Le Monde du Silence (The Silent World) is based on the best-selling book of the same name by famed oceanographer Jacques Cousteau. Set on board--and below--the good ship Calypso during an exploratory expedition, this feature-length documentary was co-directed by Cousteau and Louis Malle, whose first film this was (Cousteau selected Malle for this assignment immediately upon the latter's graduation from film school). Highlights include a shark attack on the carcass of a whale, and the discovery of a wrecked, sunken vessel. After winning adulation and awards at the Cannes Film Festival, Le Monde du Silence went on to claim an Academy award. Much of the breathtaking underwater camera-work was photographed personally by Louis Malle, who thereafter confined his film-making activities to dry land.
See the underwater world through the eyes the divers of the Calipso and Jacques Yves Cousteau and Dumas.
This was Cousteau's first feature-length documentary film, which won the Grand Prize at the Cannes Film Festival in 1956, as well as an Oscar for best documentary, and became a true artistic landmark. Fascinating from its first frames, which show five divers descending through the blue expanse of the ocean. Each carries a bright flare, blazing a path of light into the murky ocean depths as a cascade of bubbles rises to the surface in their wake. "This is a motion-picture studio 65 feet under the sea," announces the narrator. These are Cousteau's "menfish" -- divers who, thanks to the aqualung, have gained the motility of creatures born to live in the sea.
They go deeper, to 200 feet, and enter what Cousteau calls "the world of rapture." At this depth, the body cannot process the increased levels of nitrogen in the bloodstream, and divers suffer from "nitrogen narcosis" -- an instantaneous intoxication that, Cousteau tells us, causes the coral to assume "nightmare shapes".
They dive deeper still, to 247 feet, and film the deepest shot ever taken at that time by a cameraman.
The latest precision cameras... the deepest dive yet filmed...' Things change, though. Whereas this was regarded at the time as irreproachable, improving, suitable for classroom bookings, the good Captain Cousteau and his all-male ensemble come across now, in 1998, as an aggravating lot, in their once natty '50s swimwear, amusing themselves by straddling giant turtles and turning them into agonising 'comic relief', or filling the screen with torrents of blood as they slaughter a passing school of sharks ('All sailors hate sharks'). On the other hand, the film-makers' intermittent poetic ambitions are strikingly justified as the cameras explore the wreck of a torpedoed freighter, the commentary becoming an elegy for the lost ship and her crew. The movie has acquired a further dimension as an apprentice work by co-director Louis Malle, though students of his oeuvre will need ingenuity to relate this to anything he made subsequently.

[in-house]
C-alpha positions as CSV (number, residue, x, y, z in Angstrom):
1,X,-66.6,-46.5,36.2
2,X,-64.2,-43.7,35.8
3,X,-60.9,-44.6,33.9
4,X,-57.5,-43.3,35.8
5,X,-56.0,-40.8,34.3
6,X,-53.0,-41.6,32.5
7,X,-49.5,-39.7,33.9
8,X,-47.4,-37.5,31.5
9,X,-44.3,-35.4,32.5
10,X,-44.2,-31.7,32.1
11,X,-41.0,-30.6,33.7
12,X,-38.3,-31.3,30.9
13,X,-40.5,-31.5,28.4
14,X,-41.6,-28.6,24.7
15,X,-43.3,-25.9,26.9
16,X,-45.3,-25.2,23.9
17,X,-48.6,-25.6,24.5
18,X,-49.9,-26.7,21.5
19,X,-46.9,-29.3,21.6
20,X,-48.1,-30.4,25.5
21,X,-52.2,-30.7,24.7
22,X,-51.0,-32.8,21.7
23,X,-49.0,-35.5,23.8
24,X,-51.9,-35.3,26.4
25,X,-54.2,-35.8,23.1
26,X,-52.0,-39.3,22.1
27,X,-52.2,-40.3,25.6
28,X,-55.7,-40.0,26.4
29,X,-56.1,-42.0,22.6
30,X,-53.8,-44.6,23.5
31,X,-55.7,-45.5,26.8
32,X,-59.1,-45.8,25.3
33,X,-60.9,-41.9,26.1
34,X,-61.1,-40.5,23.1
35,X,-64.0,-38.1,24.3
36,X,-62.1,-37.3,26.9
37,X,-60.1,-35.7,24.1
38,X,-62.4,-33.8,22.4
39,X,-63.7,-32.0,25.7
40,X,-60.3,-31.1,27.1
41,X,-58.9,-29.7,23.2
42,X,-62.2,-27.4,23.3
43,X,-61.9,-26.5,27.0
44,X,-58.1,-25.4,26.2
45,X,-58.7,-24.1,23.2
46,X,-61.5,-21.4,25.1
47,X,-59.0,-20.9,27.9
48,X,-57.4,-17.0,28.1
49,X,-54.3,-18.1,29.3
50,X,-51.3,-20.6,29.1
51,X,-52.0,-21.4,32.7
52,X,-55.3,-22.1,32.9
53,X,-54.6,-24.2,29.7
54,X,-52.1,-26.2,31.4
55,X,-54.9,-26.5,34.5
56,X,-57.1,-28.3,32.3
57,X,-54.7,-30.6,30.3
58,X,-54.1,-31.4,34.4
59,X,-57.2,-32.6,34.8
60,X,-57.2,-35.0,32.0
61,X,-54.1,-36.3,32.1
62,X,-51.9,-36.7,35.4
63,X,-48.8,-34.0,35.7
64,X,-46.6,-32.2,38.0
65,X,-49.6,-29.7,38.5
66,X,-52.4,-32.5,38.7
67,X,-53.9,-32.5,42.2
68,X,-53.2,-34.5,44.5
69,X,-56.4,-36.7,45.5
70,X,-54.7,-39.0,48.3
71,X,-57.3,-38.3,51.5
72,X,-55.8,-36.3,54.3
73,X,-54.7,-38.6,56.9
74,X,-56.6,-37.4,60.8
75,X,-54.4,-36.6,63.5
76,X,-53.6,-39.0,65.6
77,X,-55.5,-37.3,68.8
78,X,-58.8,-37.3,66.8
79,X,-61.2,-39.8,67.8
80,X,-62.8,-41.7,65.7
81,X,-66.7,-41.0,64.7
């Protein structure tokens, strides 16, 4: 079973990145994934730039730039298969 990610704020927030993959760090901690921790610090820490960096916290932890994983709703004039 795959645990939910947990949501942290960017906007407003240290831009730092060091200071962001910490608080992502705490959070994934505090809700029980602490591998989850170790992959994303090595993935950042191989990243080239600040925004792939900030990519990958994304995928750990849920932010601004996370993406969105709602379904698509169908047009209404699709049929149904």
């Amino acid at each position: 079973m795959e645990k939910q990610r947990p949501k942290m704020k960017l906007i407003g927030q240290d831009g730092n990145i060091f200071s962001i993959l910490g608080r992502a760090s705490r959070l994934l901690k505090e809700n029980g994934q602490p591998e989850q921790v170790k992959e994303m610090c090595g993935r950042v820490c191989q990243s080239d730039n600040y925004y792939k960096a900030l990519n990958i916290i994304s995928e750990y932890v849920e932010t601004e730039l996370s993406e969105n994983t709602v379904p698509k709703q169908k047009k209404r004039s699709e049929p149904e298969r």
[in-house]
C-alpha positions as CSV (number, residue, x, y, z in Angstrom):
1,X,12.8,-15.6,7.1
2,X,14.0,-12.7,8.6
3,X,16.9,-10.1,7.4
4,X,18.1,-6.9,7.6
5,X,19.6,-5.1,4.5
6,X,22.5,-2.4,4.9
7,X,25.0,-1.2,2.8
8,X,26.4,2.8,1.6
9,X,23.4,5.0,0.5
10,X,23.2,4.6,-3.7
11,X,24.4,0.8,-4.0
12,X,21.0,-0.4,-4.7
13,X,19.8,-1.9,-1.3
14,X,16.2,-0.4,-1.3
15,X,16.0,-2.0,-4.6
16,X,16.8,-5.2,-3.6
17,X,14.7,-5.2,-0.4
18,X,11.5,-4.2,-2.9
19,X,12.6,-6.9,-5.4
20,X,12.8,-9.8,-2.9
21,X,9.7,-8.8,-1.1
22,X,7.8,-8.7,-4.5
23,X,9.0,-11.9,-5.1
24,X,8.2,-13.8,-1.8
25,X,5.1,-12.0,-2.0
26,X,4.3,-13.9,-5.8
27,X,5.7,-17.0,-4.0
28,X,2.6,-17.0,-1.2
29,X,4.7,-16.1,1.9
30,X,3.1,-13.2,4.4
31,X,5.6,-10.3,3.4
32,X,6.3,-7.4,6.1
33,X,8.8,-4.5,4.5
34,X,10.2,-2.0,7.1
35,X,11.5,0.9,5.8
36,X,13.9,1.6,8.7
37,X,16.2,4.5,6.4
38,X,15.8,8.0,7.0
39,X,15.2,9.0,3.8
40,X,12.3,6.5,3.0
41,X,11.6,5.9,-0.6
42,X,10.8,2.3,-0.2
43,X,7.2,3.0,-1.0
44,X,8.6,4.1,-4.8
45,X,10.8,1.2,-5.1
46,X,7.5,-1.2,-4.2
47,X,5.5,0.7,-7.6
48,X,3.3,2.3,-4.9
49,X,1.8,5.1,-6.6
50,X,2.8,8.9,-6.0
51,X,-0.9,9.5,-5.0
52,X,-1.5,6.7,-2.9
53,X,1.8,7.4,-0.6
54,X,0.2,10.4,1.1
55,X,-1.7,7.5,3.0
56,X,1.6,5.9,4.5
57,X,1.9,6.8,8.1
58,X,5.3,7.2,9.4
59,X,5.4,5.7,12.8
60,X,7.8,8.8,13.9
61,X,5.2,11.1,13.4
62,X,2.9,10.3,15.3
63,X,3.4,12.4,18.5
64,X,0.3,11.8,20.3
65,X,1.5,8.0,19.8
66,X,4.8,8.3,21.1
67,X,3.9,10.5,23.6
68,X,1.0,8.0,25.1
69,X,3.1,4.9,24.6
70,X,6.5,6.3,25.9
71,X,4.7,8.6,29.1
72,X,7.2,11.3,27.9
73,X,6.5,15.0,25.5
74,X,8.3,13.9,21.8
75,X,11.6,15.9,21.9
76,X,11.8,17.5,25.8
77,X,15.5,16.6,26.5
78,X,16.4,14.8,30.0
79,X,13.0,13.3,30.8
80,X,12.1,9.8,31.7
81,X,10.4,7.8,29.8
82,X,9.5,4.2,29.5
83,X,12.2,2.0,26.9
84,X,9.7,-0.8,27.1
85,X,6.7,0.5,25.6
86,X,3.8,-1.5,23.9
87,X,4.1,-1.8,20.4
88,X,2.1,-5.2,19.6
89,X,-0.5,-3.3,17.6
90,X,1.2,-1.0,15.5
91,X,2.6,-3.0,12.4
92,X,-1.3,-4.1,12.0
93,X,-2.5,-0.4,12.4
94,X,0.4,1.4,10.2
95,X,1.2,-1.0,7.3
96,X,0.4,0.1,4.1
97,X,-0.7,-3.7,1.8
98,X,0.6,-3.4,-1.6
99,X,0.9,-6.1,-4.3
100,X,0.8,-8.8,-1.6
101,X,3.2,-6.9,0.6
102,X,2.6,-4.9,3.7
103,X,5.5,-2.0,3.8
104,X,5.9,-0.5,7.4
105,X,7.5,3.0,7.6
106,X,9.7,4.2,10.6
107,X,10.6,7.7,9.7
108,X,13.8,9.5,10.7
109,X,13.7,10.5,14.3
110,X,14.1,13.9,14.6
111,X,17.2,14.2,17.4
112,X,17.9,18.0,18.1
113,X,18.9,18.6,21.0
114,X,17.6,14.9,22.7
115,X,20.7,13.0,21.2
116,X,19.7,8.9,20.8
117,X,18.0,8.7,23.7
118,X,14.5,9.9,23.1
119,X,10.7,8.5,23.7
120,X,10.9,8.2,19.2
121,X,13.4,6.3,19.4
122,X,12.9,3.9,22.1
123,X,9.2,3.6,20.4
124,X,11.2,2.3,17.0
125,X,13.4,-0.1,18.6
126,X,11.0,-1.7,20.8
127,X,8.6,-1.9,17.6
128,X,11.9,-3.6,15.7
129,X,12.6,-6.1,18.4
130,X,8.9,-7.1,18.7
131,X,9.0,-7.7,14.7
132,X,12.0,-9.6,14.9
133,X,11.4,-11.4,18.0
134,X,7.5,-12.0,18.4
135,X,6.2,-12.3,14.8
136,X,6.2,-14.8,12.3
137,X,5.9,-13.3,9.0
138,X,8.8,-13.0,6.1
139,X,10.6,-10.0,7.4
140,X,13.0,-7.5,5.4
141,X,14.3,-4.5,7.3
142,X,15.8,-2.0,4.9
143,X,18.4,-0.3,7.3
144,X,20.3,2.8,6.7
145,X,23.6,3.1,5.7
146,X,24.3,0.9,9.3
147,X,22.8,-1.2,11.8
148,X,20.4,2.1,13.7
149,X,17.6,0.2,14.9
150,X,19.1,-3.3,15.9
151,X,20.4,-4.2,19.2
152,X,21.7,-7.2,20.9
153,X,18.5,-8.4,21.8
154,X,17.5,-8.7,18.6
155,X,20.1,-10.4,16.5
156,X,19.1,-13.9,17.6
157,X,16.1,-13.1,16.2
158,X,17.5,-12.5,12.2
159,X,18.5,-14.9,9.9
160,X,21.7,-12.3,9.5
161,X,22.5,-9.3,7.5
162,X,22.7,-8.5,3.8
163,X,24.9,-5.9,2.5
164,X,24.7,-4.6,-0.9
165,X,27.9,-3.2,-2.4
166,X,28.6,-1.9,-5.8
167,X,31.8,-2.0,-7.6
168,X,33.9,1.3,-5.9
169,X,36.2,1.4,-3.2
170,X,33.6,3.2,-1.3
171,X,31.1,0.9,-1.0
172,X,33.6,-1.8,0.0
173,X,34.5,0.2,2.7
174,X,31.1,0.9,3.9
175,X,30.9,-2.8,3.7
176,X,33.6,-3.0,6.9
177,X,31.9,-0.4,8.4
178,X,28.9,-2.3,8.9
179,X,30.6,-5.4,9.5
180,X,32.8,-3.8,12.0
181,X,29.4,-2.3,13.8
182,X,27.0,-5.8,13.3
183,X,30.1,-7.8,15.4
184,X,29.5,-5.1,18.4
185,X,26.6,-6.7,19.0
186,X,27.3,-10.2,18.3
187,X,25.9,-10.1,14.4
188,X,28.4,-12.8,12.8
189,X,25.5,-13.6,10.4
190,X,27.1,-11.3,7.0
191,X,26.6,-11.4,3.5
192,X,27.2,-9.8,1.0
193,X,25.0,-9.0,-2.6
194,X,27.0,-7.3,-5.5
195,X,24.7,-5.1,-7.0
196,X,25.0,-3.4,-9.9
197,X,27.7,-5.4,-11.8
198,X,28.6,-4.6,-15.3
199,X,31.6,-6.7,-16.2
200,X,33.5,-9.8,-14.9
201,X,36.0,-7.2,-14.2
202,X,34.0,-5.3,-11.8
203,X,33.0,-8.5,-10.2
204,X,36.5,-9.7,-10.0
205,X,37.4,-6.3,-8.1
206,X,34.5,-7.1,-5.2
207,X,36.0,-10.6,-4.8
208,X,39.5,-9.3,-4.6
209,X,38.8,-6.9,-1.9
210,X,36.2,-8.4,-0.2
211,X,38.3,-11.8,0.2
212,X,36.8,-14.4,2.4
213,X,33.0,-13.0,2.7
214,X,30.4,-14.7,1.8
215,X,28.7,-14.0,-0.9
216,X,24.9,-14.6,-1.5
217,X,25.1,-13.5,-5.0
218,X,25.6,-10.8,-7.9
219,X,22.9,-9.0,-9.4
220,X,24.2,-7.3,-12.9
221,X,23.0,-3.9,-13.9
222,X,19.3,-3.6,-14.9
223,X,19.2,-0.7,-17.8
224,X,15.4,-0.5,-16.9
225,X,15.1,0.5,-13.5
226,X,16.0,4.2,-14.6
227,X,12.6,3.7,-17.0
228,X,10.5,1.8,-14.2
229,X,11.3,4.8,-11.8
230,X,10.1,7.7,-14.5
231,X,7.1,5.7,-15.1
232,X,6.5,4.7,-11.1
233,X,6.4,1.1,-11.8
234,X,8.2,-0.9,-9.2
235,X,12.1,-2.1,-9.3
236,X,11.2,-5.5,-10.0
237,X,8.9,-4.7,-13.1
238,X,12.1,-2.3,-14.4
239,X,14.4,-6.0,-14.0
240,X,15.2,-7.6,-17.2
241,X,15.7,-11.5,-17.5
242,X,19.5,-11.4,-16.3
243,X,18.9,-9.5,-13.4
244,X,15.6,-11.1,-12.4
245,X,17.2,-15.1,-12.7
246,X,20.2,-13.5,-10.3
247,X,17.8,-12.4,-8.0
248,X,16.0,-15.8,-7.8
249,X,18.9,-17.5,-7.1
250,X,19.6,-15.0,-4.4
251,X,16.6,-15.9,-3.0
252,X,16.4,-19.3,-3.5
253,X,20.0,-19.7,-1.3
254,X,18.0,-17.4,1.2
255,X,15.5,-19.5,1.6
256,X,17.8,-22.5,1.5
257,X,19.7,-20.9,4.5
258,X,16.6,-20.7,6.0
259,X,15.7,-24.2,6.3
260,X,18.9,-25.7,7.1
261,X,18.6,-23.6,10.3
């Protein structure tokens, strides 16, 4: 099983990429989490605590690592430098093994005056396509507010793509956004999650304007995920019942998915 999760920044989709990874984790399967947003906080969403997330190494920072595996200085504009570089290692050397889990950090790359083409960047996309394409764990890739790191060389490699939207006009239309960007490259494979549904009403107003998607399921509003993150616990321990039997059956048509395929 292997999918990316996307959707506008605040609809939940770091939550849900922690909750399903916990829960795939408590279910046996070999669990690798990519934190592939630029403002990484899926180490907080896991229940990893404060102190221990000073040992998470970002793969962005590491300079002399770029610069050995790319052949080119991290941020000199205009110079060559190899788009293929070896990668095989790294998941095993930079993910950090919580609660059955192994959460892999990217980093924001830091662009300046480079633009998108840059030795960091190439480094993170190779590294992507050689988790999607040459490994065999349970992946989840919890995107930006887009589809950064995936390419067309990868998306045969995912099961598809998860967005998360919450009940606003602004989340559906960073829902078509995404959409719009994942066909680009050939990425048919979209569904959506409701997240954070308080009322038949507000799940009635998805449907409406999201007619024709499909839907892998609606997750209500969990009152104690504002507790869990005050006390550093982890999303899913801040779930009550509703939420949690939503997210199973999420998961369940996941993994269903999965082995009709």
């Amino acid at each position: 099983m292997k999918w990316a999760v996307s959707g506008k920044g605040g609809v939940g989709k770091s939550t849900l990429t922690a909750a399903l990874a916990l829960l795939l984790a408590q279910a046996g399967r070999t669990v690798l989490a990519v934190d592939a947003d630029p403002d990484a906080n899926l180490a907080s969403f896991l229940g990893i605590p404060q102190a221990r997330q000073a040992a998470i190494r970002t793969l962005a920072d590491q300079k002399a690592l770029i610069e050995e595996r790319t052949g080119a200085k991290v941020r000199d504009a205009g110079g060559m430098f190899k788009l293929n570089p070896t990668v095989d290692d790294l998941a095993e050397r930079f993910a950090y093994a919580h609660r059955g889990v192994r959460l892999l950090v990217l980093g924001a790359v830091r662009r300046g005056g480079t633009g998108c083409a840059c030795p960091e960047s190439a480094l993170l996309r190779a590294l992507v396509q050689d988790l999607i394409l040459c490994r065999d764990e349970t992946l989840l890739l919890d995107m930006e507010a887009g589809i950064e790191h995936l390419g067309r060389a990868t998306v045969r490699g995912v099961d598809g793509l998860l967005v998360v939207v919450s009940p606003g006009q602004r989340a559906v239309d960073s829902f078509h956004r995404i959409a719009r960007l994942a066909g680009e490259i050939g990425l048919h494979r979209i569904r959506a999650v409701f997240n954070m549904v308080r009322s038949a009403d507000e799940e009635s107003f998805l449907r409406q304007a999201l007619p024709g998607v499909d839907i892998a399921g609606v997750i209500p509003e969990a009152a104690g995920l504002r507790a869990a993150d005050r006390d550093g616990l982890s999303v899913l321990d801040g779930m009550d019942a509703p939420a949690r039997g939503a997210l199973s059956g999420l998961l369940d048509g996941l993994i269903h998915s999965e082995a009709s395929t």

There is some amazing footage on this. The bell of a shipwreck is cleaned to reveal its identity 'The Thistlegorm'. Watch Dumas dancing with a giant grouper. See the team experience narcosis whilst catching lobsters below 60M!
If you have read the book of the same name you will have imagined the excitement and wonder that Cousteau and his team felt during their pioneering expeditions. Now you have a chance to see for yourself the original footage of Cousteau's adventures
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